Paradise Lost isn’t the same book on a second read. You remember the plot, you remember the characters, but on a first read, you struggle to see the arc of the book. A good teacher can help you see the most obvious themes and significant images, but Paradise Lost on a first read is like seeing Mt. Everest from twenty miles away. It’s beautiful. It’s mysterious. And after you’ve seen it, you know it, but only in the most basic and general sense. Actually, a month later, you might not even be able to identify a picture of it. It’s one of a hundred mountains, really. One of a thousand.
A second read of Paradise Lost puts you at the foot of the mountain, though. A few of the details come into view. You can actually see the trees—or some of them, at any rate. From the foot of the mountain, the general shape of the thing gives way to a bit more personality. There are trees, of course, but there are also many kinds of plants, flowers, boulders, and so forth. Similarly, a second read proves the most obvious themes from the first read barely concealed many subtler images, nuances, momentous details. What was quite confusing the first time is less confusing the second. What was a little clear becomes quite clear. What was carefully hinted before seems obviously suggested.
There’s a sense in which Paradise Lost on a second read is an entirely different book than Paradise Lost on the first read. While the poem is technically the same words on a page, one reads the words differently the second time—and even reads different words. The first read is full of nouns and verbs (the body), the second read is full of adjectives and adverbs (the soul). Likewise, there are details in a painting you can’t see until you’ve gazed at it for several minutes. After two seconds, El Greco’s Christ Carrying the Cross is a painting of Christ carrying the cross, but after two minutes, the viewer finally notices the Lord’s eyes, the glint of light in them, and begins to piece together what Christ is looking up at it. And after three minutes, well… It’s a painting with which one could form a lifelong relationship.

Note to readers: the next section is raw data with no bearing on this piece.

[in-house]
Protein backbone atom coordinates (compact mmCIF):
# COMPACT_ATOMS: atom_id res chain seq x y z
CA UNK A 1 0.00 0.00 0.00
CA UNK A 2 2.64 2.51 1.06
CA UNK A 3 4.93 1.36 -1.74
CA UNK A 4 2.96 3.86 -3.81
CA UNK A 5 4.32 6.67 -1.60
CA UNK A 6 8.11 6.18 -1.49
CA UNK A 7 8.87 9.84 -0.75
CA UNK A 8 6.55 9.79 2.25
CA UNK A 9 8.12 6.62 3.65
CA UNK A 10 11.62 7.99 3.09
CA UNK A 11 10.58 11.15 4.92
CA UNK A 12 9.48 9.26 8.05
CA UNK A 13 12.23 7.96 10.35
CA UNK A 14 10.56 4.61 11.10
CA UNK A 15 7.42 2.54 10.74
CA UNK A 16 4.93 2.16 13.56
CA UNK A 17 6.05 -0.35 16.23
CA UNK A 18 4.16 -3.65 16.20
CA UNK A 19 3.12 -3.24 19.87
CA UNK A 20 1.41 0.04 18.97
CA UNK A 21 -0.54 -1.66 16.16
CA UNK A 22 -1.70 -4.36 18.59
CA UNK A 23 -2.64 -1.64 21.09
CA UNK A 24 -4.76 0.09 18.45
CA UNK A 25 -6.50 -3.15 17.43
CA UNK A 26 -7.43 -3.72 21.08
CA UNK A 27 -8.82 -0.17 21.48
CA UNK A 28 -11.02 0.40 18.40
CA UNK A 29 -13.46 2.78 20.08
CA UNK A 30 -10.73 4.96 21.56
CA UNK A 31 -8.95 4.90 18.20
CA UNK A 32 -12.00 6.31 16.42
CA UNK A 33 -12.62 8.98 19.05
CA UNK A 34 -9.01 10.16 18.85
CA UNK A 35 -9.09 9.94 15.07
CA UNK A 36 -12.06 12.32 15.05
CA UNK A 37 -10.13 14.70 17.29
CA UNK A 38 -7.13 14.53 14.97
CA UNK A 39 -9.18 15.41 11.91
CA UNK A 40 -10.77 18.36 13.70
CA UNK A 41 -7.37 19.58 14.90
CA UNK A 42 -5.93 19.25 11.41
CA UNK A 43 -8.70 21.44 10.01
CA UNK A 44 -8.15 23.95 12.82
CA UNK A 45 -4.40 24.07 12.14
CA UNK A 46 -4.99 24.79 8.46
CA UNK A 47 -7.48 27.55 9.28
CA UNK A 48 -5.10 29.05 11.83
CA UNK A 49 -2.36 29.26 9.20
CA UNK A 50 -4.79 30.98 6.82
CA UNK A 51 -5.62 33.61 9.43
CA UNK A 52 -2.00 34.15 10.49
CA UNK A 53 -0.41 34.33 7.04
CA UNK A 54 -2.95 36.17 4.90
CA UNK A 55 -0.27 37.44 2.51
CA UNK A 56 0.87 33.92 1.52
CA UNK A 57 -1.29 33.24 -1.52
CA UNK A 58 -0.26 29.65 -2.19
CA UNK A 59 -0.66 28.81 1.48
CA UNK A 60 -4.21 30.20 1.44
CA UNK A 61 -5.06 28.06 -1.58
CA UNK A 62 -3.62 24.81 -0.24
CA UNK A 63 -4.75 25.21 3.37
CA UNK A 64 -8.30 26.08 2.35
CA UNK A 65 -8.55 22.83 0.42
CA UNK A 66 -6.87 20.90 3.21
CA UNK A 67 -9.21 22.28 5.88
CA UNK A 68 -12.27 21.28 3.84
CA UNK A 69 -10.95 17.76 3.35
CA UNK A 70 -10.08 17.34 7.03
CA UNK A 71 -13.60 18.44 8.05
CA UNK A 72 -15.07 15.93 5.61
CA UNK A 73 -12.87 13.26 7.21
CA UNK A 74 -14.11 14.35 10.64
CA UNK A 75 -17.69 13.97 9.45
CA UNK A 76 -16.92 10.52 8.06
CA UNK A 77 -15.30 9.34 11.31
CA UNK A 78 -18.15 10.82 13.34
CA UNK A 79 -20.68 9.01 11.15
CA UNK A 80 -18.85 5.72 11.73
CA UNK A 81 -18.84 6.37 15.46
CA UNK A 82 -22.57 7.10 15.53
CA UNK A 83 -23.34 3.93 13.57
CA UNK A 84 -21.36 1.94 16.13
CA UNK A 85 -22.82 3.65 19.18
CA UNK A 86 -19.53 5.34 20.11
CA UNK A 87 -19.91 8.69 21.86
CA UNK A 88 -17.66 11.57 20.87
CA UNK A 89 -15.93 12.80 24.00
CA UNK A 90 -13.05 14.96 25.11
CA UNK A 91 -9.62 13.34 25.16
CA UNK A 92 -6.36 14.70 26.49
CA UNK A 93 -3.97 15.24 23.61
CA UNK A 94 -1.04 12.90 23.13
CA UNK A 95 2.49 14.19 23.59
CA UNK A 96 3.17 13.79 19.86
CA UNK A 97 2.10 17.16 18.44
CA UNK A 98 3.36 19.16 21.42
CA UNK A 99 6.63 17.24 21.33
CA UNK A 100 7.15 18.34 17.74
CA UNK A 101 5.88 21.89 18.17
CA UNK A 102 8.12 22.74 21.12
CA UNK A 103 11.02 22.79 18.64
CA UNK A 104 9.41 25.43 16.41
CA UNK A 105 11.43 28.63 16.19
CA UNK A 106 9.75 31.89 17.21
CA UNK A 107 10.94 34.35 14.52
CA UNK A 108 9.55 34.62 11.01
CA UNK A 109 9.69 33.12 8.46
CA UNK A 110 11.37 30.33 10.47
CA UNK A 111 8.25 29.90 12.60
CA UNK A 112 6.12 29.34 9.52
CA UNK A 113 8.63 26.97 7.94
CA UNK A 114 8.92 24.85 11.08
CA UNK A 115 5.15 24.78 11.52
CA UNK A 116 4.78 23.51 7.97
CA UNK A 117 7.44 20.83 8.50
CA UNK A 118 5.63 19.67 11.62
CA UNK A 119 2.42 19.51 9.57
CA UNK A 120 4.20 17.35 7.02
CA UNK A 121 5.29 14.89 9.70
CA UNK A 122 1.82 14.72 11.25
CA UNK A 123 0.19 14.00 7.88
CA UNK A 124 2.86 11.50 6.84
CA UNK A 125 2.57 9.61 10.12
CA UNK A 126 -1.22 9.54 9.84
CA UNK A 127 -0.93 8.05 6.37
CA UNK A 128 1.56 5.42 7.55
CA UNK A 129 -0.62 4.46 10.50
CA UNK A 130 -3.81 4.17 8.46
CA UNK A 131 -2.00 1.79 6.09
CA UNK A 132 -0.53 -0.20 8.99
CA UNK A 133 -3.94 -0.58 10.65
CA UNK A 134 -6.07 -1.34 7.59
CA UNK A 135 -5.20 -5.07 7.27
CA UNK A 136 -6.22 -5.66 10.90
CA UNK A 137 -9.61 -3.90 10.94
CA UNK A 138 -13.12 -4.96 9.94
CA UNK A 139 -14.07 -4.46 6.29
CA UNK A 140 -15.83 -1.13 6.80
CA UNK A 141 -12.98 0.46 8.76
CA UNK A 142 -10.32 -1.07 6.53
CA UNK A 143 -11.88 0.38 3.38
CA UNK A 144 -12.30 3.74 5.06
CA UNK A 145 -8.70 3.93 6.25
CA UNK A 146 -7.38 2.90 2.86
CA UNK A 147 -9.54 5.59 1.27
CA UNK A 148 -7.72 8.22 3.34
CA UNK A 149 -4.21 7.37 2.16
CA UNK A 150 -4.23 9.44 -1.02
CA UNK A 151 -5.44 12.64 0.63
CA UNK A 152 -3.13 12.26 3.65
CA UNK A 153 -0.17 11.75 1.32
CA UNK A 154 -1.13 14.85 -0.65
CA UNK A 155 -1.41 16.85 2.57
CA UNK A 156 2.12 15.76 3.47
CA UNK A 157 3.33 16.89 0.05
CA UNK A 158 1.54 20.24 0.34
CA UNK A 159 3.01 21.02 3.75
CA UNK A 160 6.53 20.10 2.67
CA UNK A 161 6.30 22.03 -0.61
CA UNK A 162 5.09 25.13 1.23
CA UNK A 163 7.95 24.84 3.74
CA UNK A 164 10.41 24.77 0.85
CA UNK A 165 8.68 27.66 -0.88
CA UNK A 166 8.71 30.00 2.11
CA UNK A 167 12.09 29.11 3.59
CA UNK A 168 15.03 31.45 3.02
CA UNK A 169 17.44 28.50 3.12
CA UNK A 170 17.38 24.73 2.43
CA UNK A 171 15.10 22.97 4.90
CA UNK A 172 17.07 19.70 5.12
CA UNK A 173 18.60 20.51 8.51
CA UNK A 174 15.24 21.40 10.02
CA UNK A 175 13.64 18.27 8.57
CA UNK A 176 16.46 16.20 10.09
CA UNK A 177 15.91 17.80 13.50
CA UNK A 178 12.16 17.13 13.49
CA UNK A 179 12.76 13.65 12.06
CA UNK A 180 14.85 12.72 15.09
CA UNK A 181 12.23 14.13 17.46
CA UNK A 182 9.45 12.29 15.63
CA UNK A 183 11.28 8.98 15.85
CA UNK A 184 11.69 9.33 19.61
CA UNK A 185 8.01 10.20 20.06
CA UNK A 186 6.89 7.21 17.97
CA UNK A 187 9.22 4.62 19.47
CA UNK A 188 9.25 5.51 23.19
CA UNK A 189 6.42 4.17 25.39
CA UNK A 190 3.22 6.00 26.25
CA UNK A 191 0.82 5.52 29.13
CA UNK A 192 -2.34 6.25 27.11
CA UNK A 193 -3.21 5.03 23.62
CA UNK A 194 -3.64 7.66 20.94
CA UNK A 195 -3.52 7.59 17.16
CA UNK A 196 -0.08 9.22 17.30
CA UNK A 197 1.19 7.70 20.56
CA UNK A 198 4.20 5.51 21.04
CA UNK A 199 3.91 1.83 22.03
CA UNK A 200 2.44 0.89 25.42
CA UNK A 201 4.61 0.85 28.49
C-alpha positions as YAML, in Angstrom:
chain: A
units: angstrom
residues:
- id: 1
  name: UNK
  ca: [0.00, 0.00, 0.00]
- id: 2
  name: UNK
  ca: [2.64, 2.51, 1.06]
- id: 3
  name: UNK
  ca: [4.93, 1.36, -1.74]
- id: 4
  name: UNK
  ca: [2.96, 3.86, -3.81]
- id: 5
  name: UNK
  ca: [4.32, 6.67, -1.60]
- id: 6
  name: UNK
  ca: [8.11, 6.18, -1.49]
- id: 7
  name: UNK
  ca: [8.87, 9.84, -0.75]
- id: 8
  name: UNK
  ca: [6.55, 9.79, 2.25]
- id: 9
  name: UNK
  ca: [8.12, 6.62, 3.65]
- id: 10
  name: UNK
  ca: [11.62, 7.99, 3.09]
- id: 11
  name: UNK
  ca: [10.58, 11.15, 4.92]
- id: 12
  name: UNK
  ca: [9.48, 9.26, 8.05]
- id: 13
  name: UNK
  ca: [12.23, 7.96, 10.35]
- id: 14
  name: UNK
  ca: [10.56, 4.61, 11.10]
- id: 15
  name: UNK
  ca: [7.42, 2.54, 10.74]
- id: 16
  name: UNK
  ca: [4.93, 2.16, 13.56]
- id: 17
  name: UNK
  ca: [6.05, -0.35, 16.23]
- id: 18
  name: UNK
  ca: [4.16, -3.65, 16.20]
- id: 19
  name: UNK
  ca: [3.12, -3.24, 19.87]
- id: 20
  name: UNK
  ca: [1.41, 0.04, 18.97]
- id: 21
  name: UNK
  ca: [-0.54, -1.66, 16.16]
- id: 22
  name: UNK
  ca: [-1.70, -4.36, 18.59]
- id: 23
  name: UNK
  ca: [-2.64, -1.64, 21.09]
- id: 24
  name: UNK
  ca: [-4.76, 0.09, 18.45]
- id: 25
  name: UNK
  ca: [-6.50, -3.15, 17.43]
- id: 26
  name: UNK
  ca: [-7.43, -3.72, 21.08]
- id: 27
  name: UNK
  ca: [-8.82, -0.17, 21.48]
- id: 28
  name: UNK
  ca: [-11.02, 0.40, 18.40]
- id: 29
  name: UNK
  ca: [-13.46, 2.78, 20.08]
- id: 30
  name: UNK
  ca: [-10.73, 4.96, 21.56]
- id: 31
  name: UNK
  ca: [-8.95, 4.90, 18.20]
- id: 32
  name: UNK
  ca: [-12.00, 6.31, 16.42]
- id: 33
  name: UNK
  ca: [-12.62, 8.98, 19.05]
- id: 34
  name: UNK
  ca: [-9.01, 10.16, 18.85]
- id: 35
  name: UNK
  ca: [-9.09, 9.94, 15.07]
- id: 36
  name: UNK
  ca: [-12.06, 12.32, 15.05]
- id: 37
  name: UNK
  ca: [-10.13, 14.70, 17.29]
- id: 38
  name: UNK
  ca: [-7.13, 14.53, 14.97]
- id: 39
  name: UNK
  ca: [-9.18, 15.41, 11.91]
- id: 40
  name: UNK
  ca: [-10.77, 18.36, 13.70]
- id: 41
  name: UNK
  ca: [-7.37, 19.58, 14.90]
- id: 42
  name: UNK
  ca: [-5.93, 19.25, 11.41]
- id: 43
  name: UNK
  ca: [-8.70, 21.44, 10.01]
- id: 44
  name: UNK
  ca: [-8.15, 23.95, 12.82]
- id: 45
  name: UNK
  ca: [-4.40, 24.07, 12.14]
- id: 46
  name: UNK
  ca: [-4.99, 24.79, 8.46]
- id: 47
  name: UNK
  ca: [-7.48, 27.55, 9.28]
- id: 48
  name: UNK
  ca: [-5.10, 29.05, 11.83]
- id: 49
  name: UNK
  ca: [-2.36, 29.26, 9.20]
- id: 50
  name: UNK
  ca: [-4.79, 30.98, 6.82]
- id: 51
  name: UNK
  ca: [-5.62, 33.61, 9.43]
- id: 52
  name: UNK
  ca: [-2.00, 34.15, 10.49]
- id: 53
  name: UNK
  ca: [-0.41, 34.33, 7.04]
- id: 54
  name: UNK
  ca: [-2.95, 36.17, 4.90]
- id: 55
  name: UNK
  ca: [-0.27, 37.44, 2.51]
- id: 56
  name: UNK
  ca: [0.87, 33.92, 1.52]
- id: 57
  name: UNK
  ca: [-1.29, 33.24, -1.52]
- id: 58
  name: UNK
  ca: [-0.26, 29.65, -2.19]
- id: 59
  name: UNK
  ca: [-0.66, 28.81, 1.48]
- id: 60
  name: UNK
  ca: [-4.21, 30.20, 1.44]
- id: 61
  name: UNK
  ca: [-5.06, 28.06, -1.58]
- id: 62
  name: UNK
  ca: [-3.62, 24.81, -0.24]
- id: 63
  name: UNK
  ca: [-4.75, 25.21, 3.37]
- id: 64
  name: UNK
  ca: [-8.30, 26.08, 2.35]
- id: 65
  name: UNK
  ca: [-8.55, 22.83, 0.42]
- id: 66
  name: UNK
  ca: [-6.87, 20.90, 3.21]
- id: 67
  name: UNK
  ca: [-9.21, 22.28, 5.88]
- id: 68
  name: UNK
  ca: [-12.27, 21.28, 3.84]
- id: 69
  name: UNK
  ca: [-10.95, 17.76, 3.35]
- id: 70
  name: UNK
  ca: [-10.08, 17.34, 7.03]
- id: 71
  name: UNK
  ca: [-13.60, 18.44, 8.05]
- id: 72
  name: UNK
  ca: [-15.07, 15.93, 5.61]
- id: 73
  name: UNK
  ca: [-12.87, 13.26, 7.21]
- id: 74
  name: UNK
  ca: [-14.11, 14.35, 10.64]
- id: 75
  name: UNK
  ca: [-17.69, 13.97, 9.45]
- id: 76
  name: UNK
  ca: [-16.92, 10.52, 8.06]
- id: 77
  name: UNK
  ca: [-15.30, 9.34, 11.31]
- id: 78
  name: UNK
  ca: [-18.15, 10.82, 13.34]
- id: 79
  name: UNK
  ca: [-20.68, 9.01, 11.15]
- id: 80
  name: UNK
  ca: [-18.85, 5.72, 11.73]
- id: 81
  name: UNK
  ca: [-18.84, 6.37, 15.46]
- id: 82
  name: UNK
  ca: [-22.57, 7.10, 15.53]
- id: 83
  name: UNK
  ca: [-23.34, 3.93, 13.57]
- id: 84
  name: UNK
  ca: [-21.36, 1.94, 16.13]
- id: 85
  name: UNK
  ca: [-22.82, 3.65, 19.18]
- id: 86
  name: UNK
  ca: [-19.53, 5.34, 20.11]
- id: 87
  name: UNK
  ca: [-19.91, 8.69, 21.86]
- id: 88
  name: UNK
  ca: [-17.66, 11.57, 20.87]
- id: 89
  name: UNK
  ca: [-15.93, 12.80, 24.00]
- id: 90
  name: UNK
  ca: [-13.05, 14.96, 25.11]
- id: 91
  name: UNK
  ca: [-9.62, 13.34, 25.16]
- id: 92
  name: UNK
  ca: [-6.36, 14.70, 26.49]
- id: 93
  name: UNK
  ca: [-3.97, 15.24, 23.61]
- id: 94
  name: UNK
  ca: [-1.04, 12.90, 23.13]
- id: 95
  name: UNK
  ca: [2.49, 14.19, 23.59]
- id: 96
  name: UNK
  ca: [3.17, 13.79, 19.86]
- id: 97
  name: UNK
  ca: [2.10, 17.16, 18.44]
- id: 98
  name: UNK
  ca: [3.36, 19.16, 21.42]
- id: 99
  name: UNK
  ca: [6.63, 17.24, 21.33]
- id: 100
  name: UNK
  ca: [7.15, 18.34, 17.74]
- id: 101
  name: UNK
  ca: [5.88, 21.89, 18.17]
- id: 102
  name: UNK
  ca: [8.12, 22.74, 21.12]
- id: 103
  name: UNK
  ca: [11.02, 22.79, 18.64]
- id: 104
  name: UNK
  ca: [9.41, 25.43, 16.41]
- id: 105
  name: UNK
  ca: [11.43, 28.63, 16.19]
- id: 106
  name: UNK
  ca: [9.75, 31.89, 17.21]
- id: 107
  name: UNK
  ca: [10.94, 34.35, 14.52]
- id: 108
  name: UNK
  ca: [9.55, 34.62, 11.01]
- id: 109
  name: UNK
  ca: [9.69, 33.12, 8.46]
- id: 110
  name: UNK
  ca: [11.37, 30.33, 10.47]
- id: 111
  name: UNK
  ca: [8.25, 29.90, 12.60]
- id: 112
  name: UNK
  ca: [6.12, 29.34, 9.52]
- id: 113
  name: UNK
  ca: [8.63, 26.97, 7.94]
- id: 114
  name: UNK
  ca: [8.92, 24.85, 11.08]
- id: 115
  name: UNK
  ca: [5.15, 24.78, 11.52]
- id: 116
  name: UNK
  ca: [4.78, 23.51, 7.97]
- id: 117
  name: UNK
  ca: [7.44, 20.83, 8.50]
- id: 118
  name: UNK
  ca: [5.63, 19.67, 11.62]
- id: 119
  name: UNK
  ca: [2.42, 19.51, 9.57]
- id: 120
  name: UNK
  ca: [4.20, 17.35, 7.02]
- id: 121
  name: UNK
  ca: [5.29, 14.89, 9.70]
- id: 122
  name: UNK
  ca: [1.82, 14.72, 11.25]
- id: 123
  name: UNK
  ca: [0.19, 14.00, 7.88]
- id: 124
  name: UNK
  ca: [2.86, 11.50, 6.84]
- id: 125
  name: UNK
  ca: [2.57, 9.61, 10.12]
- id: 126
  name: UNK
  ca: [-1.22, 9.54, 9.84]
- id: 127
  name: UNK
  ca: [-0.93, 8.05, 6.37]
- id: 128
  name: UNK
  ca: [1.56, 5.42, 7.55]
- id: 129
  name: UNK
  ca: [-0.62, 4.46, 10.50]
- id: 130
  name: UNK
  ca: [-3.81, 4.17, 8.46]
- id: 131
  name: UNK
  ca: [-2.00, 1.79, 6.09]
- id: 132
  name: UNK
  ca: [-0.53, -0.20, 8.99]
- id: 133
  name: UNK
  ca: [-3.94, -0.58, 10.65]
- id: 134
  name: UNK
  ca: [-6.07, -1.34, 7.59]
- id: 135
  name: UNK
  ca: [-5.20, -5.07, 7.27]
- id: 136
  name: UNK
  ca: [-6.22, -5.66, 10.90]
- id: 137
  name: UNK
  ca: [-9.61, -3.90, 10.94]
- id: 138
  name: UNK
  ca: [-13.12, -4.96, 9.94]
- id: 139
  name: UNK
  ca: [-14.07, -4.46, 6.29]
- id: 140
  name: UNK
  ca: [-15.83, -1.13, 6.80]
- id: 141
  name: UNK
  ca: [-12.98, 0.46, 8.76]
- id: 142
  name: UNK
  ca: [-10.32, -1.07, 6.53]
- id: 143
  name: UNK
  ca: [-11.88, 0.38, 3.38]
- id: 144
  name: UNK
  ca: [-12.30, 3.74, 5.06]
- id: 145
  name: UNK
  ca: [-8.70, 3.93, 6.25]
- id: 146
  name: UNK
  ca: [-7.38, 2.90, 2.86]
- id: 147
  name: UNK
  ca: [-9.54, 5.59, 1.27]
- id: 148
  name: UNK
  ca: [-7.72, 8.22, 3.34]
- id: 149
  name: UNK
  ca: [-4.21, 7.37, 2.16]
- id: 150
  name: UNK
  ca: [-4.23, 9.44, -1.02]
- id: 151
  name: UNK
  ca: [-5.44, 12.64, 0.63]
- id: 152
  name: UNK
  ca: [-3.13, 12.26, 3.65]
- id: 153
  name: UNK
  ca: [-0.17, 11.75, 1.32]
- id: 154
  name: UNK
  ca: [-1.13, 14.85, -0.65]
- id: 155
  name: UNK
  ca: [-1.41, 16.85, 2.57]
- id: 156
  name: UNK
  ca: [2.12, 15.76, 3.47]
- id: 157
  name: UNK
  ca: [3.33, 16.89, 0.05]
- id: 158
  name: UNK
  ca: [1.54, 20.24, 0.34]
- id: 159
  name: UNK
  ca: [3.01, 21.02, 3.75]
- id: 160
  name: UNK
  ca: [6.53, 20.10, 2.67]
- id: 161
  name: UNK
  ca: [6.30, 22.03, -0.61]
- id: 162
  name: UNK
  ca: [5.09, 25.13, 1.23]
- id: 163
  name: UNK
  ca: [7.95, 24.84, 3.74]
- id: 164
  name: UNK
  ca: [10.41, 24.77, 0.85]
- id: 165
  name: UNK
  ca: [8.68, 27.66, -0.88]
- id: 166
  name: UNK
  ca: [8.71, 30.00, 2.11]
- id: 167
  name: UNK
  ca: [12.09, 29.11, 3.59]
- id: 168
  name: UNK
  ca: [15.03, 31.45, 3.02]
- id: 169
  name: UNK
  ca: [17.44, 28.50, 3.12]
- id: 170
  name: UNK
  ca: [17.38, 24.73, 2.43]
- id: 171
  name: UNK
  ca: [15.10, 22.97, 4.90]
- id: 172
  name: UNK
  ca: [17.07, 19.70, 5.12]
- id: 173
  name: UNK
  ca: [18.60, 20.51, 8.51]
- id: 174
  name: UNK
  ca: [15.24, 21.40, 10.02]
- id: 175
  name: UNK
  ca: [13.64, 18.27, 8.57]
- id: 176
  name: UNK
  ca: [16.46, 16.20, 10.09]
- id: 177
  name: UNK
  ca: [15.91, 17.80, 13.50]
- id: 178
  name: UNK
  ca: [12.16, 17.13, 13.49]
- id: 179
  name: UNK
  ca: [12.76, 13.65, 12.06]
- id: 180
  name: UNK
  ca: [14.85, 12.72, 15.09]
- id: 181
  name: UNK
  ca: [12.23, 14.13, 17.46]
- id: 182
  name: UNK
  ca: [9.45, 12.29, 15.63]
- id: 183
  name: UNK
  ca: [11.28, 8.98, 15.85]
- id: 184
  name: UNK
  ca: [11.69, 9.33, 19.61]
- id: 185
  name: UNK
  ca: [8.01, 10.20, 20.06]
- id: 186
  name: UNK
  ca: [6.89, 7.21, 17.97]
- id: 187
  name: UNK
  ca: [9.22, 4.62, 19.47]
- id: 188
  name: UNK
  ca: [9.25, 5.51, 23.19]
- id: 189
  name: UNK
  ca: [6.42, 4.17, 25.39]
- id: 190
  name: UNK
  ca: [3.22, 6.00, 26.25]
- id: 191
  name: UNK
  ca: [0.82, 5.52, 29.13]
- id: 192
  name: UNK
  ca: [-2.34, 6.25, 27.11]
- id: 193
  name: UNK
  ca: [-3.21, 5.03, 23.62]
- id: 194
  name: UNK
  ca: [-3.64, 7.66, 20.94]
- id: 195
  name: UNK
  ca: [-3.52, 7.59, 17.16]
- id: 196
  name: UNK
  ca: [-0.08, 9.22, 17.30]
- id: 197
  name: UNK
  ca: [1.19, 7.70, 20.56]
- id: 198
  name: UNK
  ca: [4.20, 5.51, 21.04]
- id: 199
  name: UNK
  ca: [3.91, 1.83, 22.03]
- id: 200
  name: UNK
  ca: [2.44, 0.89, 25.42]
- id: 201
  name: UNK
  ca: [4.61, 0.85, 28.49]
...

If Paradise Lost is a different book on a second read, and even more different still on a third read (or fourth), we have to ask, “Which Paradise Lost is famous?” When people talk about Paradise Lost, which one are they talking about?
Allow me to submit that the Paradise Lost of fame and renown, the Paradise Lost which schoolmasters praise as one of the greatest works of literature, is not the Paradise Lost of the first read. It is the Paradise Lost of a second read.
It’s tempting to say that the “real” Paradise Lost is the twentieth read, but that would be wildly pretentious and standoffish, and I don’t think that’s really the case— but there’s some truth to it.
The decision to read a classic book for the second time is an interesting one. There are plenty of people who read classics just to say they’ve read them, and I think that’s a fair enough reason, but the motive for reading a classic book a second time really needs to be investigated. If a man reads a Tom Clancy bestseller for the second time, he does so because he wants to relive the pleasures and thrills of the first read, which probably aren’t quite so pleasurable and thrilling, but are still there.